Birchmont Drive reassessments passed
NORTHERN TOWNSHIP – The town board on Monday passed the latest reassessments for the utility project on Birchmont Drive.
The meeting was a continuation of a Sept. 11 reassessment hearing in which many residents voiced their frustrations. Dozens also formally objected to the reassessments, which totaled $1.4 million, through their attorney in previous legal proceedings, Zenas Baer.
Baer said after the meeting Monday that it would be his recommendation to the group of residents to appeal the decision. They have 30 days to do so, he said.
Baer previously argued that the assessments for the utility project, which was completed in 2008, exceed whatever benefits the properties received. He has also argued that the model used to determine those benefits has previously been rejected in court.
Jason J. Kuboushek, the attorney representing the town board, addressed some of those arguments Monday, stating that the econometric model used by a Duluth-based firm has not been rejected for assessment purposes.
He also addressed concerns that the original petition from residents asking for the project had been lost or altered. Kuboushek said the original petition was found at the Bemidji city clerk’s office, and it stated that benefited properties would be assessed for the project.
“The time to challenge (the petition) is long gone,” town board Supervisor Dan Bahr said during the meeting. “You did receive benefits. Somebody needs to pay for those benefits.”
Board Chairman Mike Kelly said although the board passed the assessment roll, there is still an opportunity to come together and solve the issue.
“(Passing the assessment roll) does open the door for the residents, if they feel that they’ve been treated unjustly, to seek remedial action through the court,” Kelly said during the meeting. “And that also opens the door for the entities to be able to meet and to come to some further resolution.”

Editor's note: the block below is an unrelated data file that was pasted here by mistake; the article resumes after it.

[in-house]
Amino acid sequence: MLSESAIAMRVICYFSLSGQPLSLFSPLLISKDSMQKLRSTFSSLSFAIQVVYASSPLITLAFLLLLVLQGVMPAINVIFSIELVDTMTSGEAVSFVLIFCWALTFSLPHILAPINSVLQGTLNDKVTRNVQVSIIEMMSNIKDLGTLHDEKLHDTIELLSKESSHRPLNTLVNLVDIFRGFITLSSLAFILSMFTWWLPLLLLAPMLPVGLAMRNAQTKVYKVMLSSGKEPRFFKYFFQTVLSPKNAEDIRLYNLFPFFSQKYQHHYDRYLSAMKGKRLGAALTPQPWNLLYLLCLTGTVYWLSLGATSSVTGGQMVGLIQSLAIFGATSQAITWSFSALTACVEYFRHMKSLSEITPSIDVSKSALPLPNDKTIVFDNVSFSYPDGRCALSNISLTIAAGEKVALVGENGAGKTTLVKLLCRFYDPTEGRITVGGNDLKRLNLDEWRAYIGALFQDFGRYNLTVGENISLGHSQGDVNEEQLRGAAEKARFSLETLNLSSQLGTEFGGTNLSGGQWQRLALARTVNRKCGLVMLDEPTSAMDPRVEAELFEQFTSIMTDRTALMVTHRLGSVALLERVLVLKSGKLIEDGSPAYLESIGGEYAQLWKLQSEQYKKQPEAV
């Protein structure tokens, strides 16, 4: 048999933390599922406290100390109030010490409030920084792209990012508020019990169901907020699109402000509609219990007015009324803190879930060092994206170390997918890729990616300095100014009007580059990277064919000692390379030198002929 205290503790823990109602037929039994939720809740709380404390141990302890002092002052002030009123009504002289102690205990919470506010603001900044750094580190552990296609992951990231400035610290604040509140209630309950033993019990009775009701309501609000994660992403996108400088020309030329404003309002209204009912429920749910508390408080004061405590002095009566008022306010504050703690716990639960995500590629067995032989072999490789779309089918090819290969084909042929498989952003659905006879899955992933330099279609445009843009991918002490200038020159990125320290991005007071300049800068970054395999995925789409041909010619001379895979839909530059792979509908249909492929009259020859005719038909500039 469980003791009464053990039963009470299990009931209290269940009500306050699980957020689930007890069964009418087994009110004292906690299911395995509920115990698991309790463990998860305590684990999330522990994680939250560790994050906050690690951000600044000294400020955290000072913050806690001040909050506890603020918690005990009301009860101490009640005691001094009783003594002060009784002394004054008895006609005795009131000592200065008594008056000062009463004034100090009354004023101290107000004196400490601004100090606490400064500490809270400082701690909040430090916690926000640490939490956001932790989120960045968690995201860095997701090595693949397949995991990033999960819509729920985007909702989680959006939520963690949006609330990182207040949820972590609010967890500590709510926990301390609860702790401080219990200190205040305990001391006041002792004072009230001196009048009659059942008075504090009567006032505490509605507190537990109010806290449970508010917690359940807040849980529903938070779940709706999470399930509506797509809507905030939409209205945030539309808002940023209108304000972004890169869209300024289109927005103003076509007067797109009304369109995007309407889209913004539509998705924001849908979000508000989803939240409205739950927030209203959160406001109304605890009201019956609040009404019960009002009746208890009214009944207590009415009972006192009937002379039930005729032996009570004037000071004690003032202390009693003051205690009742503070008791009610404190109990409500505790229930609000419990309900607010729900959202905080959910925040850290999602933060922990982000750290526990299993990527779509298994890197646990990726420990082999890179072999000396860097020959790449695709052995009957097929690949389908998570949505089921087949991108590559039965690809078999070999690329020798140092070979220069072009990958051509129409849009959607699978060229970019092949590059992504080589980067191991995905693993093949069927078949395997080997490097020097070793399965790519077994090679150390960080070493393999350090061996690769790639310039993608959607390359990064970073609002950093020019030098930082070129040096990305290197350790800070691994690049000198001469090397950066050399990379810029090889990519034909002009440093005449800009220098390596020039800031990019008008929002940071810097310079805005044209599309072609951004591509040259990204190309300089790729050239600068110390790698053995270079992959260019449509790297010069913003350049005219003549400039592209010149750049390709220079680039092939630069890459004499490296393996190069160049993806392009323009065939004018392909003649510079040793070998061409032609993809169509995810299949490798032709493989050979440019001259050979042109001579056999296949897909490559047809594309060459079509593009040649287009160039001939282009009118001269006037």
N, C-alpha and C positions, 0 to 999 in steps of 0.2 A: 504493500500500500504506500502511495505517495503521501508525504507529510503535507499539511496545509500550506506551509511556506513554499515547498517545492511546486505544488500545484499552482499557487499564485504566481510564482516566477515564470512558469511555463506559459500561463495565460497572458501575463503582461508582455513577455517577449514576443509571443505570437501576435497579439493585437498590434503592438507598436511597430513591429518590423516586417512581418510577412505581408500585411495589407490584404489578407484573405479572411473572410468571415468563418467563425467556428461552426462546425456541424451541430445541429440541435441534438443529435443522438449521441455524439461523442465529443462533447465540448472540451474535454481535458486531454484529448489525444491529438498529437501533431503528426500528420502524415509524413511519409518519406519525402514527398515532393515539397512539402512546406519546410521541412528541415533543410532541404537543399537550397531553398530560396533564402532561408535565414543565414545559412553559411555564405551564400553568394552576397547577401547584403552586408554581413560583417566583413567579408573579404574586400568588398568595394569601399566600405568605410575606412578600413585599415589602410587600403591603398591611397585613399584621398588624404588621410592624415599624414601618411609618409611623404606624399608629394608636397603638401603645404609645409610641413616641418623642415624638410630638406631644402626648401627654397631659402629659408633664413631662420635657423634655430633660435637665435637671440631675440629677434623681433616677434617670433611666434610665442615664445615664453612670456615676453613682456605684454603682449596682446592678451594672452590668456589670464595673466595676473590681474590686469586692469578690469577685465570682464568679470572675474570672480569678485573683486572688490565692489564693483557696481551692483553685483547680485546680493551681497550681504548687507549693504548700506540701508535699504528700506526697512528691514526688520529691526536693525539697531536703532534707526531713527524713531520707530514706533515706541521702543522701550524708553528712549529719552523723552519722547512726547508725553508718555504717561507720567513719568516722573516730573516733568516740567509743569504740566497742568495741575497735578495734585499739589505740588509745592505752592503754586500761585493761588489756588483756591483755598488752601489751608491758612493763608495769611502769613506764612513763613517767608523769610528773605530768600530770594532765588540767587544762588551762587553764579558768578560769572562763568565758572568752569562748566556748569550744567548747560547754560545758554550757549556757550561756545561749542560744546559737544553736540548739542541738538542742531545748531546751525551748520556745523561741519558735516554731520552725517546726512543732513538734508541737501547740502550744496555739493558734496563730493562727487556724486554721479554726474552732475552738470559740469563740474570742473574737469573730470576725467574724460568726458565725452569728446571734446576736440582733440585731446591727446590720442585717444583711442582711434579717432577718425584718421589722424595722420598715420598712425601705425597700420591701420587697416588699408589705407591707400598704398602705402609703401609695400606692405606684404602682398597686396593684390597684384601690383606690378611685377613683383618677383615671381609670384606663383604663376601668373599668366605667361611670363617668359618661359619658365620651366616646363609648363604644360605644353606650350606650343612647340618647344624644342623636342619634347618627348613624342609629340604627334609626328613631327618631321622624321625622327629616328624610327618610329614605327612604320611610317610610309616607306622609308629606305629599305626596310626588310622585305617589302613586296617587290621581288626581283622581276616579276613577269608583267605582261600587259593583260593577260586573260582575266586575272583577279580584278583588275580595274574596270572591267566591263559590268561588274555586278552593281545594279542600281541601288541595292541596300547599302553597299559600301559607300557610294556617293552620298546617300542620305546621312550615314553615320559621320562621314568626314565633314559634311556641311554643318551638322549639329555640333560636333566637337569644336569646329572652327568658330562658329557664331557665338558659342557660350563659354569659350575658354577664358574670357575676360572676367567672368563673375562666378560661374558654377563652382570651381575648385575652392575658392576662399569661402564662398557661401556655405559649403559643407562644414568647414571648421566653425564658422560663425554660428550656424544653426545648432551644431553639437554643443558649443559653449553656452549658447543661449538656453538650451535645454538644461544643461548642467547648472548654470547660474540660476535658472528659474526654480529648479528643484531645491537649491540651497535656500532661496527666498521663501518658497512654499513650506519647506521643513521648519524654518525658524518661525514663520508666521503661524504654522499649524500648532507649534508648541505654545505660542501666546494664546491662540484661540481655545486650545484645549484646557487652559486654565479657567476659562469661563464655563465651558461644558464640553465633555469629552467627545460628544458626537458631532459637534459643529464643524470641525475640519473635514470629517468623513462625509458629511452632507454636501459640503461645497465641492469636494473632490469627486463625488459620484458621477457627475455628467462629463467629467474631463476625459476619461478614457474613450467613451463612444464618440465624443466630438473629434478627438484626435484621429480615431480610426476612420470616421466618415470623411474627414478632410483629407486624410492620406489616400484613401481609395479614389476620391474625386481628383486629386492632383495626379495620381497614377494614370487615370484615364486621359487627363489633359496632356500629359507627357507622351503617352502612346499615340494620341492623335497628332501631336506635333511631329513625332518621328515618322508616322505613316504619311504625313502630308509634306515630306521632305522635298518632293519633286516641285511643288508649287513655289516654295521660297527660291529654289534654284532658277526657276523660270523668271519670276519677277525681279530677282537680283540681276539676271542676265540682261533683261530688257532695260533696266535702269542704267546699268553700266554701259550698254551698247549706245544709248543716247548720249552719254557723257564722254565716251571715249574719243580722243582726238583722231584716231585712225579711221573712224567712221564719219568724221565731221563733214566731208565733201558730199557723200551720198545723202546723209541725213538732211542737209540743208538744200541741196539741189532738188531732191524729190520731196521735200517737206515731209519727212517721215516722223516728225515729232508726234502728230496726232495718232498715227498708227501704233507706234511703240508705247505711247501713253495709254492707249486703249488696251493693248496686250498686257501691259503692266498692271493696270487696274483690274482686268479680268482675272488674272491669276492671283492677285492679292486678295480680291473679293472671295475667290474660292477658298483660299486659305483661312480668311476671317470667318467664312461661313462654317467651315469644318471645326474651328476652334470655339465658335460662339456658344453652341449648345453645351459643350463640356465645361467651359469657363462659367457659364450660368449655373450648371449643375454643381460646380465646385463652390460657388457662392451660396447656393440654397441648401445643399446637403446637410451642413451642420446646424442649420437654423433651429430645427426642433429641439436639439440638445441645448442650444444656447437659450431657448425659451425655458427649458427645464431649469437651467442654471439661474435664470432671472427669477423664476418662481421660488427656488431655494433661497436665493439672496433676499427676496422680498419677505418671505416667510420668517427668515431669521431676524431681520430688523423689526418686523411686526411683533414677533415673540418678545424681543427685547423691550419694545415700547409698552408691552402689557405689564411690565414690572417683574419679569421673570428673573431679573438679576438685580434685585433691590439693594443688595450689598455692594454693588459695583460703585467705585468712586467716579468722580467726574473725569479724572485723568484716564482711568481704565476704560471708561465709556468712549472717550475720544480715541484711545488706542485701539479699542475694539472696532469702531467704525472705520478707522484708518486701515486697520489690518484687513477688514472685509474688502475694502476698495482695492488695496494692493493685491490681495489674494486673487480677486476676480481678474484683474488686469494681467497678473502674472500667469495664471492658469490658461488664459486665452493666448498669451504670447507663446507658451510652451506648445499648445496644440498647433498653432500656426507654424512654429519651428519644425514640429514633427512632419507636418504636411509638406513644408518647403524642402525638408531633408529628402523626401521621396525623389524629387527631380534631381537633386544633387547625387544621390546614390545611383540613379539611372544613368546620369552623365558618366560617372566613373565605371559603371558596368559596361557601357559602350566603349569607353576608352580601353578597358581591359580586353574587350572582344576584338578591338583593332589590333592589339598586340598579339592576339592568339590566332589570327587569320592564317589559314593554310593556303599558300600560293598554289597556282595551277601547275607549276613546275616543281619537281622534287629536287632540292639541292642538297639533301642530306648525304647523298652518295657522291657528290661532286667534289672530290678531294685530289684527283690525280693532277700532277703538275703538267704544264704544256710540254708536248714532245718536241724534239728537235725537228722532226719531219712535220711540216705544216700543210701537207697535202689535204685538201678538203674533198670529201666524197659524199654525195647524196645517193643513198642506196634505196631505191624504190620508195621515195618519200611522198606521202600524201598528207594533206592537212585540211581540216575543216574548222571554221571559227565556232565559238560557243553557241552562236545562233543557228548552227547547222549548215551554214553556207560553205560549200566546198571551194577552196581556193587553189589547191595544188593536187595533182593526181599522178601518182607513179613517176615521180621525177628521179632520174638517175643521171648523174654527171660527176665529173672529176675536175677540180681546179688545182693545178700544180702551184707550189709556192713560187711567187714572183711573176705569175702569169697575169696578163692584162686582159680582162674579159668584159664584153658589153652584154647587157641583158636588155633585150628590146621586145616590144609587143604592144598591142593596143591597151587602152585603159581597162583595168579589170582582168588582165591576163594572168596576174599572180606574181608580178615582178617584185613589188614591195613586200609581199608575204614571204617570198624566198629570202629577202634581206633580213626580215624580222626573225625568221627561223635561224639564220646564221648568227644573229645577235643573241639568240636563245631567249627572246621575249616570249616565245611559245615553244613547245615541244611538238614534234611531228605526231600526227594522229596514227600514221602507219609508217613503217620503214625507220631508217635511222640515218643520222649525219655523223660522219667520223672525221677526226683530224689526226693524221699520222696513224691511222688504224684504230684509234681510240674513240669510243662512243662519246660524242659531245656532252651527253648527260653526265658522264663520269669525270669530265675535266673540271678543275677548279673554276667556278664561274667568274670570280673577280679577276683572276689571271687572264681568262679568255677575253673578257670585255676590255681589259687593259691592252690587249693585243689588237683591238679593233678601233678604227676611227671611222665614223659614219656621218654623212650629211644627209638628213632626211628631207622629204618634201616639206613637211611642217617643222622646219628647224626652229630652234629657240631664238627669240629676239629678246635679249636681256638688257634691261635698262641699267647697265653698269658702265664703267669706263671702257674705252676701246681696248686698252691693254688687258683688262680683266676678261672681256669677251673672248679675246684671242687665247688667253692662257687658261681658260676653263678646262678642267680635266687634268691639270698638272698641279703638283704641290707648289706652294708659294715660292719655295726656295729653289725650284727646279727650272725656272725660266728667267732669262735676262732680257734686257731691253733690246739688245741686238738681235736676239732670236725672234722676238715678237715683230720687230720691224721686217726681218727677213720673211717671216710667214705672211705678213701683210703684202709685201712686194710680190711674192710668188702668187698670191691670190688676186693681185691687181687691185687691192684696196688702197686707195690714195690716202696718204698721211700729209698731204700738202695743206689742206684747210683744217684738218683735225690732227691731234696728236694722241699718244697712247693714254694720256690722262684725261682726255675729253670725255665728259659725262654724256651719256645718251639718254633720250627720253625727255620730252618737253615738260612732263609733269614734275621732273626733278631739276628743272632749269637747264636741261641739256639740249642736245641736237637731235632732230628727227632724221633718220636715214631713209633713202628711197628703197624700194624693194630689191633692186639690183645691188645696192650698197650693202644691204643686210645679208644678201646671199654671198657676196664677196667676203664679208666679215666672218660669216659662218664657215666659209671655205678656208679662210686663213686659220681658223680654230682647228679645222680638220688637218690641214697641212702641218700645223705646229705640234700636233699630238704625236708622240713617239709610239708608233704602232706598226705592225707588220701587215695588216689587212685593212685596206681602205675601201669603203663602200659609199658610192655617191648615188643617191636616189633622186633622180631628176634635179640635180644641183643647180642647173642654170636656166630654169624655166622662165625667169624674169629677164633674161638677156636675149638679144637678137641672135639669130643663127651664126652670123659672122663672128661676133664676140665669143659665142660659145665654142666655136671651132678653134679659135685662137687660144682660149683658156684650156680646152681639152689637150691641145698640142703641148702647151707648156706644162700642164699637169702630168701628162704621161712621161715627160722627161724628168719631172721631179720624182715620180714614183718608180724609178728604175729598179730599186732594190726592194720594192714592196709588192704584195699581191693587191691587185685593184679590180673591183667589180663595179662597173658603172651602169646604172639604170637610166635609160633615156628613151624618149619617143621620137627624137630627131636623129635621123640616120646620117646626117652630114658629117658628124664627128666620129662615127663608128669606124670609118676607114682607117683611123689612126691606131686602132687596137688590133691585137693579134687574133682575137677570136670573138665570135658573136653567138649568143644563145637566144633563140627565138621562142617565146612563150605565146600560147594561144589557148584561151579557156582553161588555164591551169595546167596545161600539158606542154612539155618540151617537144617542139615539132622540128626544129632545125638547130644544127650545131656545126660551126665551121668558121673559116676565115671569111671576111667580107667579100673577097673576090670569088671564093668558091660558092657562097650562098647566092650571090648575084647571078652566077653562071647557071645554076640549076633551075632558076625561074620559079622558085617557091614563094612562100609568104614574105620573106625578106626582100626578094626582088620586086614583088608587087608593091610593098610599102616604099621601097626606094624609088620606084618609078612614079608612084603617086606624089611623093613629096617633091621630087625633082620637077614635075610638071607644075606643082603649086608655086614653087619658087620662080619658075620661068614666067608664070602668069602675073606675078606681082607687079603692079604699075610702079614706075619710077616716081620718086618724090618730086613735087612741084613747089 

The issue has twice gone to court, with the original assessments being vacated by a judge in 2009. The town board vacated the reassessments, leading to the case’s dismissal earlier this year.
Earlier Monday, the town board and Bemidji City Council voted not to have a previously planned closed-door meeting to discuss pending litigation on the Birchmont Drive issue. The decision came after a challenge from the Pioneer on the group’s ability to close that meeting based on state open meeting laws.
In an email to the Pioneer last week, Mark Anfinson, a lawyer for the Minnesota Newspaper Association, said it appeared the group couldn’t close the meeting based on a 2002 Minnesota Supreme Court decision.
“In its decision, the Court made clear that where a public body is considering a particular proposal, but has not yet taken final action on it, its meetings cannot be closed under any circumstances,” he said.
In this case, neither the town board nor the council had passed the reassessment roll. The Bemidji City Council will meet Oct. 15 to discuss the assessments for seven parcels that were recently annexed into the city.
Baer told Kuboushek that he understood the town board and city council’s need to discuss potential settlement privately, Kuboushek said Monday.
“It has been the attorneys’ attempts throughout to try and get this resolved, and unfortunately the circumstances haven’t let that occur,” Kuboushek said.